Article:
Petro-Canada and Husky Energy Inc., two of Canada’s largest oil and natural gas producers, both unveiled spending plans for 2008 that hike spending by 28% — but with less directed to Western Canada. Both will build on their oil developments, but Petro-Canada also plans to turn more attention to U.S. Rocky Mountain gas.
Petro-Canada said it will keep its “half-cycle” projects in Western Canada, but CEO Ron Brenneman said the company also will pursue more growth projects overseas and turn its attention to the gas deposits in the U.S. Rockies. It’s a strategy that has succeeded for cross-town peer EnCana Corp., which is Canada’s largest gas producer. EnCana also said this month that it plans to reduce its Canadian spending to focus on U.S. gas plays in 2008 (see Daily GPI, Dec. 13).
“Our business plan sees us move into a period of unprecedented growth as we continue to develop the suite of long-life assets,” Brenneman said.
Spending in Western Canada will decline to C$415 million from C$540 million this year.
“Although this strategic shift away from Western Canada was already planned, it’s fair to say it’s been accelerated by factors like the changes to Alberta’s royalty structure,” Brenneman said. “The royalty changes essentially make full-cycle exploration in the basin pretty marginal and even uneconomic in a lot of cases,” he said. “If you’re not filling the pipeline with exploration success, then that tends to go downhill fairly quickly.”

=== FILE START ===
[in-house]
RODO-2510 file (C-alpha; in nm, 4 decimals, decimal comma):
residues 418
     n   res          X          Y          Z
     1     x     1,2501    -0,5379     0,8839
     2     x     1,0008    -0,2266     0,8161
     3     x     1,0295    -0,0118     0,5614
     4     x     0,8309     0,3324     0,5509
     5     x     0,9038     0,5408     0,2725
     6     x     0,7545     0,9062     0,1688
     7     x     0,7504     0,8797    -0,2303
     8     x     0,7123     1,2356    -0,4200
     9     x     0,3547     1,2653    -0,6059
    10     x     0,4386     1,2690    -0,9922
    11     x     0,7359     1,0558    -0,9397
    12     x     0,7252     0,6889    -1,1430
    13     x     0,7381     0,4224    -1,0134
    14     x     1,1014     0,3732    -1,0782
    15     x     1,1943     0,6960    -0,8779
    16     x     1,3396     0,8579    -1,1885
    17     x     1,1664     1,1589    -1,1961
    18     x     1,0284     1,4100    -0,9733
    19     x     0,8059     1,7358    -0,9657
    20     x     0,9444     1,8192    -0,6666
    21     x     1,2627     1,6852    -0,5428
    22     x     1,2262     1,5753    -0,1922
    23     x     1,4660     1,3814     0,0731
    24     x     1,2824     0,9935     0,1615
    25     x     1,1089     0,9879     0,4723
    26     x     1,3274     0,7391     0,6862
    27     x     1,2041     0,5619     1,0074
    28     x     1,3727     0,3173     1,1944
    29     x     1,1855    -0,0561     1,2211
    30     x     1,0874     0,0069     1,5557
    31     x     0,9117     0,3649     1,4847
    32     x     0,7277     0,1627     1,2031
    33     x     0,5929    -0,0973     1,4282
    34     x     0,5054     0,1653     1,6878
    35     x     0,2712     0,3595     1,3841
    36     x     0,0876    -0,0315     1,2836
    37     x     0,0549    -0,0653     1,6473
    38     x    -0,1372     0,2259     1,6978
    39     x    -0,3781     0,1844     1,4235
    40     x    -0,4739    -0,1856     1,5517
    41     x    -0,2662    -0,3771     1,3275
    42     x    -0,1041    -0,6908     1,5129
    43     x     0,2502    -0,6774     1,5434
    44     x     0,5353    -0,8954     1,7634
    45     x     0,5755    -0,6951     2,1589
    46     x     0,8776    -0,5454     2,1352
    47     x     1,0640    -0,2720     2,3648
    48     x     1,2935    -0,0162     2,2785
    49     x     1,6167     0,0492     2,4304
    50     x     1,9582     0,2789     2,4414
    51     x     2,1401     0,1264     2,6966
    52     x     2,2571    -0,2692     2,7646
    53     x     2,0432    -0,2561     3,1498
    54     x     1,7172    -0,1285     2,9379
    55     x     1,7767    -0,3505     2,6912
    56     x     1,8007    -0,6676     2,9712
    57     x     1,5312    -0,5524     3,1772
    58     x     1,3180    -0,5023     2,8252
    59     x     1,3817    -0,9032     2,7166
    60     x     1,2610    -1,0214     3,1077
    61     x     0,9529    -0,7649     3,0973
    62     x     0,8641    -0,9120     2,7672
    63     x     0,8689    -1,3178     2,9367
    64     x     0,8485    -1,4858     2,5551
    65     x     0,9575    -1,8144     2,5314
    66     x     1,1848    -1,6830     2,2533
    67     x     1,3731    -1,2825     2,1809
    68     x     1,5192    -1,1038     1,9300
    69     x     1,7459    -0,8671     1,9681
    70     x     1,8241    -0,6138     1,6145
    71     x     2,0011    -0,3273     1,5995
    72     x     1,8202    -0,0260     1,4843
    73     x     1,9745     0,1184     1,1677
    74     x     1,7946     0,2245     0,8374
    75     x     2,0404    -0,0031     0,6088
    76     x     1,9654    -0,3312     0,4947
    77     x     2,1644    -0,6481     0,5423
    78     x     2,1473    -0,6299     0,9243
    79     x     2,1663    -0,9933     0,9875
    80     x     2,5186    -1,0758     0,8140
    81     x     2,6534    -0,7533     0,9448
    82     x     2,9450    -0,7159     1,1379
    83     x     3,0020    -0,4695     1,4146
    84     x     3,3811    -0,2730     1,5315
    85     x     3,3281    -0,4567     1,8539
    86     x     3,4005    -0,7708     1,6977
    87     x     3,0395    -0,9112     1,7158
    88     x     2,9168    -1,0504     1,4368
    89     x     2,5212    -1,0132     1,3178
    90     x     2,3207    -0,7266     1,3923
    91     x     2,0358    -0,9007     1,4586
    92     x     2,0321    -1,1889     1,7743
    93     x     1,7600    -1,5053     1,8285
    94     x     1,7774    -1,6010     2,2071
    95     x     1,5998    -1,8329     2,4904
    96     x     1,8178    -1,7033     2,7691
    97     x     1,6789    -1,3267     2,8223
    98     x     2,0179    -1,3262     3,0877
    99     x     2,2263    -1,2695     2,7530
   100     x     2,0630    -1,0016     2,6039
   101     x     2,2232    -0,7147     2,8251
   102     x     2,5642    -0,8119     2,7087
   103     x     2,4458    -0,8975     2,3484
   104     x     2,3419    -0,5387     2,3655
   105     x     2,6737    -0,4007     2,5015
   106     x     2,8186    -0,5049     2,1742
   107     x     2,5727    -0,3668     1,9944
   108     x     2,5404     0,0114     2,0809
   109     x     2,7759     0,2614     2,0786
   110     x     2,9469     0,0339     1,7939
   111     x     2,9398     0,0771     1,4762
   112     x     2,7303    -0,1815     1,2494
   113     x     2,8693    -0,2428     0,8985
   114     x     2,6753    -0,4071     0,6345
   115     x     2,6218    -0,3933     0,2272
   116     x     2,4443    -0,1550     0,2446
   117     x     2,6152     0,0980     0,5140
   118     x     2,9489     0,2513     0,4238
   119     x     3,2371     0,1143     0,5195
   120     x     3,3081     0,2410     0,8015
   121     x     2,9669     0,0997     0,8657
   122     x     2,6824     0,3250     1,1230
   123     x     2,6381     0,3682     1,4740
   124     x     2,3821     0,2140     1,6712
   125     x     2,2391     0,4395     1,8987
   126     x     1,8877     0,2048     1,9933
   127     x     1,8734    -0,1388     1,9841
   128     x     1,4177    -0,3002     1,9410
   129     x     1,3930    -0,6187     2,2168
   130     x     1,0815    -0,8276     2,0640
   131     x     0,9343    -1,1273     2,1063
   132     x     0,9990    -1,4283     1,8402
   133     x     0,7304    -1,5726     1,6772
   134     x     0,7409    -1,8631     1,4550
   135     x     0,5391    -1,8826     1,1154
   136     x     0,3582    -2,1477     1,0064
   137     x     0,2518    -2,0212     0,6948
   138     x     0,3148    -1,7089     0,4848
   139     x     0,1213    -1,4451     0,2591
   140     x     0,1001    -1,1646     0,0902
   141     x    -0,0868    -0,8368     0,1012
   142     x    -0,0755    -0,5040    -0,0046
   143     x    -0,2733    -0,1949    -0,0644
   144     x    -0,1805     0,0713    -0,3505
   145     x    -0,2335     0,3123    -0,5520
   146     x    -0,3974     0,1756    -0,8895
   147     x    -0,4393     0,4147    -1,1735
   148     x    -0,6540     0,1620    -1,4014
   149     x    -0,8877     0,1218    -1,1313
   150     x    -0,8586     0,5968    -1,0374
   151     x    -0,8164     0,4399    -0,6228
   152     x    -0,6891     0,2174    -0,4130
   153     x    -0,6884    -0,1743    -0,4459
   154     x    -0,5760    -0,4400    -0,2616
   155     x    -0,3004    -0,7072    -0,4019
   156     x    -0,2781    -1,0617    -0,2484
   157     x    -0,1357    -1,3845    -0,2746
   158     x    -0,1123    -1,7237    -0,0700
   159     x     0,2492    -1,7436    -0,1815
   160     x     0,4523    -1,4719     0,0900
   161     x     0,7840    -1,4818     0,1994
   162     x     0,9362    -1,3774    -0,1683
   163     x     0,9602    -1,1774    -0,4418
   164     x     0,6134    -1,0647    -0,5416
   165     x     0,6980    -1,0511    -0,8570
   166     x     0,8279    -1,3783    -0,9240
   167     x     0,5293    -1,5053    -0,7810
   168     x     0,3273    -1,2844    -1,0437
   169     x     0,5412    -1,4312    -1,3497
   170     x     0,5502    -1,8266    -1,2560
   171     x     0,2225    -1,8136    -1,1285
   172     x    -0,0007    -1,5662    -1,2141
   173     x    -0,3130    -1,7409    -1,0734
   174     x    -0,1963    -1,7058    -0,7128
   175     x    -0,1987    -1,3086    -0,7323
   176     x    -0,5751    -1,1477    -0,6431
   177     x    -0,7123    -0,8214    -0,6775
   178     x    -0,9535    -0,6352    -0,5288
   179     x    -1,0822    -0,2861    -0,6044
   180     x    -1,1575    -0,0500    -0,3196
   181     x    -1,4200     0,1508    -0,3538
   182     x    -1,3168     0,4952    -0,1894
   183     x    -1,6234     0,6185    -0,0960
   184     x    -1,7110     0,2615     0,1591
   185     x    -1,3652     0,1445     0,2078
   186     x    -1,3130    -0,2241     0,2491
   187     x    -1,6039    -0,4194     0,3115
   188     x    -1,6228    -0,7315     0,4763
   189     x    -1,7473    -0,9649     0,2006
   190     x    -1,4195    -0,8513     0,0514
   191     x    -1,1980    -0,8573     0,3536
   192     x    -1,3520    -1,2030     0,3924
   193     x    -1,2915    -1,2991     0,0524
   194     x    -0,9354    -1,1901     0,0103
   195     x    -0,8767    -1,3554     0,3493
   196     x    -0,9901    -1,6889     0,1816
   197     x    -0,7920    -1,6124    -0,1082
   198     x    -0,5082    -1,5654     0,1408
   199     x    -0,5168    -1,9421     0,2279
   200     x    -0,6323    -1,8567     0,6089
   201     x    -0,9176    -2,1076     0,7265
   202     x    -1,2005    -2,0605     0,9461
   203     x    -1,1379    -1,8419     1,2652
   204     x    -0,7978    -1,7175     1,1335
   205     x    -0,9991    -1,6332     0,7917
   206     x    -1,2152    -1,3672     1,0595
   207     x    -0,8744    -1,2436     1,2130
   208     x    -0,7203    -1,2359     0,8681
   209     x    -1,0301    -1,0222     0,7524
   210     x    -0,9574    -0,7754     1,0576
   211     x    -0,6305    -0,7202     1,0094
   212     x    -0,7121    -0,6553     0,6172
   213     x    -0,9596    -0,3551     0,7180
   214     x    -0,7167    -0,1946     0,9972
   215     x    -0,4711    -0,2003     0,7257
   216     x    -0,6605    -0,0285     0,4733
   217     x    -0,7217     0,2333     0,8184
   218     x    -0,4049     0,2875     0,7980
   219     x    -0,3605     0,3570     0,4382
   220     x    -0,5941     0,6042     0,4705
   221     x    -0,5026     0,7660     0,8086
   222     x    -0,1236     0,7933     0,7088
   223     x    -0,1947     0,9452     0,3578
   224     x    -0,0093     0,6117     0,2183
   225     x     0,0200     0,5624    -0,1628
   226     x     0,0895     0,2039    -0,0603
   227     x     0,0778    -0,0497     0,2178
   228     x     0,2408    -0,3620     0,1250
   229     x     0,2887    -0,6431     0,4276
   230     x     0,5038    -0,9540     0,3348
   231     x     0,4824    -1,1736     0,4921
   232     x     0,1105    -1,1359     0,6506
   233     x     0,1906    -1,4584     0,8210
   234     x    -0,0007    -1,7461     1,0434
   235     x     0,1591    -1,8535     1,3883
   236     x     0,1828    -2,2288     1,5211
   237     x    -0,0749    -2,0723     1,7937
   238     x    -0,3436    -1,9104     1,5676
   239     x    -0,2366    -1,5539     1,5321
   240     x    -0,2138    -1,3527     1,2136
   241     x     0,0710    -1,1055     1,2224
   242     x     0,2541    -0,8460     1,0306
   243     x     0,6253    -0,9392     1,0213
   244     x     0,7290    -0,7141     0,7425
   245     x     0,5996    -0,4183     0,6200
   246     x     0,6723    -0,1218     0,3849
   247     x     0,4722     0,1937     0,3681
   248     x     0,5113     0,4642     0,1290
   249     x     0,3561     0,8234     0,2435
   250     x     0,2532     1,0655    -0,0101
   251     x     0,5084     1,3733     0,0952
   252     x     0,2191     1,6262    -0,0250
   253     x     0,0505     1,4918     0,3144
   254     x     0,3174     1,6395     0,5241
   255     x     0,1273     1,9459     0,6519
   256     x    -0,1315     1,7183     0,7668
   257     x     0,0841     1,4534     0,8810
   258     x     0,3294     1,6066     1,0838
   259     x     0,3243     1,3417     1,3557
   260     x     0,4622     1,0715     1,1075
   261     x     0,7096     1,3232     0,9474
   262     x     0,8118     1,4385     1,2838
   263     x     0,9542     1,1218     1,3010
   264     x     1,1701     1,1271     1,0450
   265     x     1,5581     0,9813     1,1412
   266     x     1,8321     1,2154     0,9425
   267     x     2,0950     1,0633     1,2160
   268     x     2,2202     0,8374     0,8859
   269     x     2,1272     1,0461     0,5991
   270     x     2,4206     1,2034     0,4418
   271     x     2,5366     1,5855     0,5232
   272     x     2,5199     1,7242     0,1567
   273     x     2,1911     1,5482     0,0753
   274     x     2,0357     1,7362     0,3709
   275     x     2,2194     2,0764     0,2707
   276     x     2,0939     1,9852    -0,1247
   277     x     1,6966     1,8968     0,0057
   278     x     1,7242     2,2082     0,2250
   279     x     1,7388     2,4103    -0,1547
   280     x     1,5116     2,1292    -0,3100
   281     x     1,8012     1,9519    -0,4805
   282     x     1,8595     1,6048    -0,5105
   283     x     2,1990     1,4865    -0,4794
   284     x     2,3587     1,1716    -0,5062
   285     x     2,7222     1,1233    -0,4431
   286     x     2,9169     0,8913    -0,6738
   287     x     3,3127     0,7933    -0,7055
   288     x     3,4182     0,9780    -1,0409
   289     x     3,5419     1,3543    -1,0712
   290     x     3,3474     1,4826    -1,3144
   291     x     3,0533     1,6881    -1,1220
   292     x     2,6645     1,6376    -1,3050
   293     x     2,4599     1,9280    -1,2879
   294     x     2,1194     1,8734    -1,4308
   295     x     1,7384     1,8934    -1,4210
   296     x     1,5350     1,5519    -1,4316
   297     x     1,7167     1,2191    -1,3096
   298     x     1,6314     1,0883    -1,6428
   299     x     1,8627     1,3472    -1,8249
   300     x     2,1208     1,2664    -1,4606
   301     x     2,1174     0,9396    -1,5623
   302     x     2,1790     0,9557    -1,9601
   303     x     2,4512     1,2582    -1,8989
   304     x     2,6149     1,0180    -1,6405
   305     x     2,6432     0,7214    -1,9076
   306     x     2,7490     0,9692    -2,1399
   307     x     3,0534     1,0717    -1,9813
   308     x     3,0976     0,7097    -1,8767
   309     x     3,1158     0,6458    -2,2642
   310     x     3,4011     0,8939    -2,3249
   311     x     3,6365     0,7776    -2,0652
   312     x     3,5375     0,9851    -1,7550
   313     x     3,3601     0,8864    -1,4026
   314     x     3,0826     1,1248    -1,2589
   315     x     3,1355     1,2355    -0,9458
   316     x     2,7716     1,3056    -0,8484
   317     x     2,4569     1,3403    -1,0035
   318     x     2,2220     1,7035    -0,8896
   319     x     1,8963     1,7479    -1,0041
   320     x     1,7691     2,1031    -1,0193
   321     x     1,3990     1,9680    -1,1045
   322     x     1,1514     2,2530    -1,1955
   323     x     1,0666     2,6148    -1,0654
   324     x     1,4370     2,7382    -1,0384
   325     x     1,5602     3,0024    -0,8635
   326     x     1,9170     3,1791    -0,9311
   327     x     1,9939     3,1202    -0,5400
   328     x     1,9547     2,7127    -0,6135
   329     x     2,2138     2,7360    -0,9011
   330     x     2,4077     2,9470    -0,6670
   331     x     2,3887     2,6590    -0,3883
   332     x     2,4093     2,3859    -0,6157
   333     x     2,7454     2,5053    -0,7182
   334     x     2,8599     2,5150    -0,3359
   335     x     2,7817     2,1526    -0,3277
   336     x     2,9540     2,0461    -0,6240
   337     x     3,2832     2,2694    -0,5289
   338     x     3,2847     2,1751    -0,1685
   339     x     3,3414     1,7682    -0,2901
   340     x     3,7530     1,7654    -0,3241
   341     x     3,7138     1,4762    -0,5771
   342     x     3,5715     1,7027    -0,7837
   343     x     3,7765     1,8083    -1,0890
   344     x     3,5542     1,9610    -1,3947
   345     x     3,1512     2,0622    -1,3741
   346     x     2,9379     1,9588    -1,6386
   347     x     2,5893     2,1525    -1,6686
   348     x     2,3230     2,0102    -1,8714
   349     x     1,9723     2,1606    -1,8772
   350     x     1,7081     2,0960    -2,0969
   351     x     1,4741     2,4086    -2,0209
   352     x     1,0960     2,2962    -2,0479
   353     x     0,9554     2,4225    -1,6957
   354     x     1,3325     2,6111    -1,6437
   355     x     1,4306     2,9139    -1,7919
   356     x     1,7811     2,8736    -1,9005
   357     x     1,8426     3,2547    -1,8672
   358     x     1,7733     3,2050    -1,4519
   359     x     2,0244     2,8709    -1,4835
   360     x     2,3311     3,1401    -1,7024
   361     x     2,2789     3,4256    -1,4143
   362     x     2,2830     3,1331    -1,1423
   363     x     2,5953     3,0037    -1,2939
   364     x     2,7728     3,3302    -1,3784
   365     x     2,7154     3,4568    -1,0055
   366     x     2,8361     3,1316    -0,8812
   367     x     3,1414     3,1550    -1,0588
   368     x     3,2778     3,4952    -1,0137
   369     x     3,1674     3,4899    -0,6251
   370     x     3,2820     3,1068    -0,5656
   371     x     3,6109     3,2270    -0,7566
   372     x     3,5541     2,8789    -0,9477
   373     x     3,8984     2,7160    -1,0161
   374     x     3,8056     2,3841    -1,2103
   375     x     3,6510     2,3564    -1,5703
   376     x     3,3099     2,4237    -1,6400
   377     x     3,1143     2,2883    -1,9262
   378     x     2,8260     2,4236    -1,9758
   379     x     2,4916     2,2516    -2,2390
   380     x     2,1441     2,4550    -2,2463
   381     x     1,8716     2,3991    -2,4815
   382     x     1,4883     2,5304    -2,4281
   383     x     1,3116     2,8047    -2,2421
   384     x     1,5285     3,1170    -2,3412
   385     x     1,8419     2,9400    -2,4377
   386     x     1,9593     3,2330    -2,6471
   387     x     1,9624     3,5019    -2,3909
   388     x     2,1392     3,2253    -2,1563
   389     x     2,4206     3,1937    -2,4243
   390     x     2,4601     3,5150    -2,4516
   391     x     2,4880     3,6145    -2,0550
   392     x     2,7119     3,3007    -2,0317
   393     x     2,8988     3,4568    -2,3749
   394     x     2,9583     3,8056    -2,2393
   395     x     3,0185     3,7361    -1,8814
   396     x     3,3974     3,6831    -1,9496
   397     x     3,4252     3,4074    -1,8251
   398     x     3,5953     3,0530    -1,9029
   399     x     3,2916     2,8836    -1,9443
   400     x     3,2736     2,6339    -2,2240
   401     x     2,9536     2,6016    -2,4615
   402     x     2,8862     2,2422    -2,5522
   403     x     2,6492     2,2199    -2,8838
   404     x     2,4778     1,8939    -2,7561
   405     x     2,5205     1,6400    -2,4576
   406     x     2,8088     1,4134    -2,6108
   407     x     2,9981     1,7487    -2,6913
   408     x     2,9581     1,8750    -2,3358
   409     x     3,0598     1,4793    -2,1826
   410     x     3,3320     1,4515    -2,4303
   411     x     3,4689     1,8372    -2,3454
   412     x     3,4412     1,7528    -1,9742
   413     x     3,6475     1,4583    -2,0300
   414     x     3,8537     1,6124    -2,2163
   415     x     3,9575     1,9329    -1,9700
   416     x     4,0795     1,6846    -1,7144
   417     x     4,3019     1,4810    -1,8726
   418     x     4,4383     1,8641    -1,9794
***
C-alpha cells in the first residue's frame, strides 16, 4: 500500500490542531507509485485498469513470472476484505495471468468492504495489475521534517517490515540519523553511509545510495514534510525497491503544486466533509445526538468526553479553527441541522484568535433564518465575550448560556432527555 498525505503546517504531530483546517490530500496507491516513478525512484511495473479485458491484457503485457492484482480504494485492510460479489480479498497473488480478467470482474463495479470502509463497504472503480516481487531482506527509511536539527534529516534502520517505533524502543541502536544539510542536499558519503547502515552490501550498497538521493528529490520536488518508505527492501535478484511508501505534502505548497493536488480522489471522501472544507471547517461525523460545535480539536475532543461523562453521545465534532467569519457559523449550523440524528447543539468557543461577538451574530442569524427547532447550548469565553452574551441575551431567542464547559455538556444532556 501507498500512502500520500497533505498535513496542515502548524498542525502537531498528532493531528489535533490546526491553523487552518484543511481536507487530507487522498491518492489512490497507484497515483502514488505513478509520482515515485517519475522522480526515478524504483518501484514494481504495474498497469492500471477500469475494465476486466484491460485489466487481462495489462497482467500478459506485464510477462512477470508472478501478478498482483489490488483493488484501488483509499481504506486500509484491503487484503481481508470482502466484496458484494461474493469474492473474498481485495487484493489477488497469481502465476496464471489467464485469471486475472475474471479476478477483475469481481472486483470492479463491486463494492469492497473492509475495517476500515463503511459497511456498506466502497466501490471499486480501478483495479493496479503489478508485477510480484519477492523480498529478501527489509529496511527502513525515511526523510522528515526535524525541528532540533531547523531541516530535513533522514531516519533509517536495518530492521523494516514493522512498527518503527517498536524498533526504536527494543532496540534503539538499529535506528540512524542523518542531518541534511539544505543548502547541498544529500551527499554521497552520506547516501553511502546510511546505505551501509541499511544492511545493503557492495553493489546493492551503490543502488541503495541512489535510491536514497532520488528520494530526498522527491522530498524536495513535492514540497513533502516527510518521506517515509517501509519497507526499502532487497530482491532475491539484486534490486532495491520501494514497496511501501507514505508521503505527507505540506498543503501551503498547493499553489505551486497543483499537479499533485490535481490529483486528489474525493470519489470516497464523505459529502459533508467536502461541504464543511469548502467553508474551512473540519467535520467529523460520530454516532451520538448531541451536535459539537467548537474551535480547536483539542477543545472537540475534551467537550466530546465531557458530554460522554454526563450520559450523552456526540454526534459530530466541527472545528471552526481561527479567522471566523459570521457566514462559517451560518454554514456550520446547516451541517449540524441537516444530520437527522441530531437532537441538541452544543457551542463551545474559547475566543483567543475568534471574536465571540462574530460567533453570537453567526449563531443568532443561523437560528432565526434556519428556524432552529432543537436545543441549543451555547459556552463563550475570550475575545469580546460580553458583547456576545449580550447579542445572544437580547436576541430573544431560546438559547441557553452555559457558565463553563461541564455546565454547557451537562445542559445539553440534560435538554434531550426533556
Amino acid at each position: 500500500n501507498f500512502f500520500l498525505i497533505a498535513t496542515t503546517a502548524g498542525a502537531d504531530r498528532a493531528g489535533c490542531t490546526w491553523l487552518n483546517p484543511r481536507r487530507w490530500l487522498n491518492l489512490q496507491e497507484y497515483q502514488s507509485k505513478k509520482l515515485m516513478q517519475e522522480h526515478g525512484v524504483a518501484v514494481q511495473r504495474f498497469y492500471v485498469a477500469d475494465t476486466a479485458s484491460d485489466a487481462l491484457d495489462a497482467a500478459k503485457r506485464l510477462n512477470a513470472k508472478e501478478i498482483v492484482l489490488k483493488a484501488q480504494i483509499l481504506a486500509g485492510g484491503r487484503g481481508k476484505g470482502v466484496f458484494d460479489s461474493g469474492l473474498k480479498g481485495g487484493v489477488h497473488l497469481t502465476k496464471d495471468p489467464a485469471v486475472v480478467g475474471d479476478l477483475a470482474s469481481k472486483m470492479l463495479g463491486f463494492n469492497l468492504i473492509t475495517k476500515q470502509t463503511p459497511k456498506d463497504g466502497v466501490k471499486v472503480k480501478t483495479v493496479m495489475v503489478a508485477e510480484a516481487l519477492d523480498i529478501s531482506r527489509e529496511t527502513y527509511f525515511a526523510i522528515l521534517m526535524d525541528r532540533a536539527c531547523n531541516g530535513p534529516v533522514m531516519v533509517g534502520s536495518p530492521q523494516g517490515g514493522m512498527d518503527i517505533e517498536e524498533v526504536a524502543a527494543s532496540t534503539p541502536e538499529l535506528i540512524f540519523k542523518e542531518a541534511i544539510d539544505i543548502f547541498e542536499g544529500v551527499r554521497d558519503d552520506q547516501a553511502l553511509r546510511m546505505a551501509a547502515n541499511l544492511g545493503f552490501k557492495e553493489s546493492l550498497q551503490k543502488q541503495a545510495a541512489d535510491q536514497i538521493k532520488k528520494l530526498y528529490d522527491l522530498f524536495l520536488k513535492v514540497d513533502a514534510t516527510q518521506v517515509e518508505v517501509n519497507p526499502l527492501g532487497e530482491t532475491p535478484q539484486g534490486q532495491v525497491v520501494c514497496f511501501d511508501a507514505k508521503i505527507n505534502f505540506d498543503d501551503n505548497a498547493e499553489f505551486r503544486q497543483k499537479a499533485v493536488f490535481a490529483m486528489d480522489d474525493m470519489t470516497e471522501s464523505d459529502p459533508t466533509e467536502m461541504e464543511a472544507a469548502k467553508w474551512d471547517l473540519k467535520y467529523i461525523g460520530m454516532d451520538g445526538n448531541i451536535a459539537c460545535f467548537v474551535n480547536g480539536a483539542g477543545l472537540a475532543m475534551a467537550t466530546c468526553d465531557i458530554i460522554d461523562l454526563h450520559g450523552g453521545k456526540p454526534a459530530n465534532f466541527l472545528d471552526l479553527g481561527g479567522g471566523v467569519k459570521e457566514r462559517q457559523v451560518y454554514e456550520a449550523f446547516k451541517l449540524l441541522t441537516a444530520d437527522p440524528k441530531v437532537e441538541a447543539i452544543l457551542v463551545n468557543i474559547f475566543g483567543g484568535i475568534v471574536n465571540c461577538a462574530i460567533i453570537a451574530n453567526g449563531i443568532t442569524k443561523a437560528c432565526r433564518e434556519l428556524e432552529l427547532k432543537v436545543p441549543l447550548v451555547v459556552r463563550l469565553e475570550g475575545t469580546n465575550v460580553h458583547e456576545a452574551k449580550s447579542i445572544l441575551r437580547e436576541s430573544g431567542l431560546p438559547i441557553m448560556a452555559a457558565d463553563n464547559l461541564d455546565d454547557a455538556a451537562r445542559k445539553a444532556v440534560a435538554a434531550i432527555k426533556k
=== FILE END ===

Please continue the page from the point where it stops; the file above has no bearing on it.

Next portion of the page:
Petro-Canada unveiled a C$5.3 billion capital spending program for 2008, well ahead of its spending in 2007, and said spending on growth projects, exploration and new venture developments will jump 50% to C$3.6 billion. The Calgary-based producer also plans to invest C$1.2 billion to replace reserves in core areas, C$430 million to enhance existing assets and to improve profitability in the base business, and C$105 million to comply with new regulations.
Husky Energy Inc., also based in Calgary, plans to lift its 2008 capital spending to C$3.7 billion. Unlike EnCana and Petro-Canada, Husky said it will spend more to support its Western Canadian production — but for the oilsands, not gas. Husky also will build on its East Coast projects and on overseas development, said CEO John Lau.
“The company’s strategy is to focus on growth and high-return projects offshore on the East Coast of Canada, China and Indonesia as well as enable the company to move forward with its integrated bitumen development at Sunrise,” said Lau. Most of Husky’s cash, C$1.5 billion will go toward developing Western Canadian conventional oil assets.
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